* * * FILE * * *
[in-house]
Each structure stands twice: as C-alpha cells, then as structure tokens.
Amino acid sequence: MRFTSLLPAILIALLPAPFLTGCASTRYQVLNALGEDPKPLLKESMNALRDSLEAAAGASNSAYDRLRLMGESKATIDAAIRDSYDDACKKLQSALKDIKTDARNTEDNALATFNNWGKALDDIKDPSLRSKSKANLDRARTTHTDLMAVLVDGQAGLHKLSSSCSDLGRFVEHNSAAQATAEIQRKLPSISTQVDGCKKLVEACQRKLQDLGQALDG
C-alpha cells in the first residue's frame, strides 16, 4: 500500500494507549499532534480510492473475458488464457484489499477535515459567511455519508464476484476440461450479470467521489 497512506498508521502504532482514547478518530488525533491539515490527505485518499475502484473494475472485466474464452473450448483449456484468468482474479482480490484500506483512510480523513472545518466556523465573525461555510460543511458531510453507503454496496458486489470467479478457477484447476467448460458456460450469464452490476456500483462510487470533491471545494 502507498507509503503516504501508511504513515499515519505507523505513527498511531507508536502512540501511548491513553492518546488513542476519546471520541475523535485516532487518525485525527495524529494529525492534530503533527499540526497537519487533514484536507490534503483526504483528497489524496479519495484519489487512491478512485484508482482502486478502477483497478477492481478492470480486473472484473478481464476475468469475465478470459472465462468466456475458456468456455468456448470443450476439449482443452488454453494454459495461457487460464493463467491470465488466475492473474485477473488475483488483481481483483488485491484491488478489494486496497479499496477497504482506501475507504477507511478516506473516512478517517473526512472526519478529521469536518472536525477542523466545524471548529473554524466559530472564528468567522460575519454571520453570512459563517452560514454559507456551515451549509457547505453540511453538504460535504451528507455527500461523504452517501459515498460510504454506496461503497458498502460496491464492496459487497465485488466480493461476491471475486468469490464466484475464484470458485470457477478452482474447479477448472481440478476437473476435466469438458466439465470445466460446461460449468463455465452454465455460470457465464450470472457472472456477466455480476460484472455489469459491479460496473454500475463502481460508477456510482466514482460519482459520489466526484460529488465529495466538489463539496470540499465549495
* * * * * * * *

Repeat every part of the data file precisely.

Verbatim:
[in-house]
Each structure stands twice: as C-alpha cells, then as structure tokens.
Amino acid sequence: MRFTSLLPAILIALLPAPFLTGCASTRYQVLNALGEDPKPLLKESMNALRDSLEAAAGASNSAYDRLRLMGESKATIDAAIRDSYDDACKKLQSALKDIKTDARNTEDNALATFNNWGKALDDIKDPSLRSKSKANLDRARTTHTDLMAVLVDGQAGLHKLSSSCSDLGRFVEHNSAAQATAEIQRKLPSISTQVDGCKKLVEACQRKLQDLGQALDG
C-alpha cells in the first residue's frame, strides 16, 4: 500500500494507549499532534480510492473475458488464457484489499477535515459567511455519508464476484476440461450479470467521489 497512506498508521502504532482514547478518530488525533491539515490527505485518499475502484473494475472485466474464452473450448483449456484468468482474479482480490484500506483512510480523513472545518466556523465573525461555510460543511458531510453507503454496496458486489470467479478457477484447476467448460458456460450469464452490476456500483462510487470533491471545494 502507498507509503503516504501508511504513515499515519505507523505513527498511531507508536502512540501511548491513553492518546488513542476519546471520541475523535485516532487518525485525527495524529494529525492534530503533527499540526497537519487533514484536507490534503483526504483528497489524496479519495484519489487512491478512485484508482482502486478502477483497478477492481478492470480486473472484473478481464476475468469475465478470459472465462468466456475458456468456455468456448470443450476439449482443452488454453494454459495461457487460464493463467491470465488466475492473474485477473488475483488483481481483483488485491484491488478489494486496497479499496477497504482506501475507504477507511478516506473516512478517517473526512472526519478529521469536518472536525477542523466545524471548529473554524466559530472564528468567522460575519454571520453570512459563517452560514454559507456551515451549509457547505453540511453538504460535504451528507455527500461523504452517501459515498460510504454506496461503497458498502460496491464492496459487497465485488466480493461476491471475486468469490464466484475464484470458485470457477478452482474447479477448472481440478476437473476435466469438458466439465470445466460446461460449468463455465452454465455460470457465464450470472457472472456477466455480476460484472455489469459491479460496473454500475463502481460508477456510482466514482460519482459520489466526484460529488465529495466538489463539496470540499465549495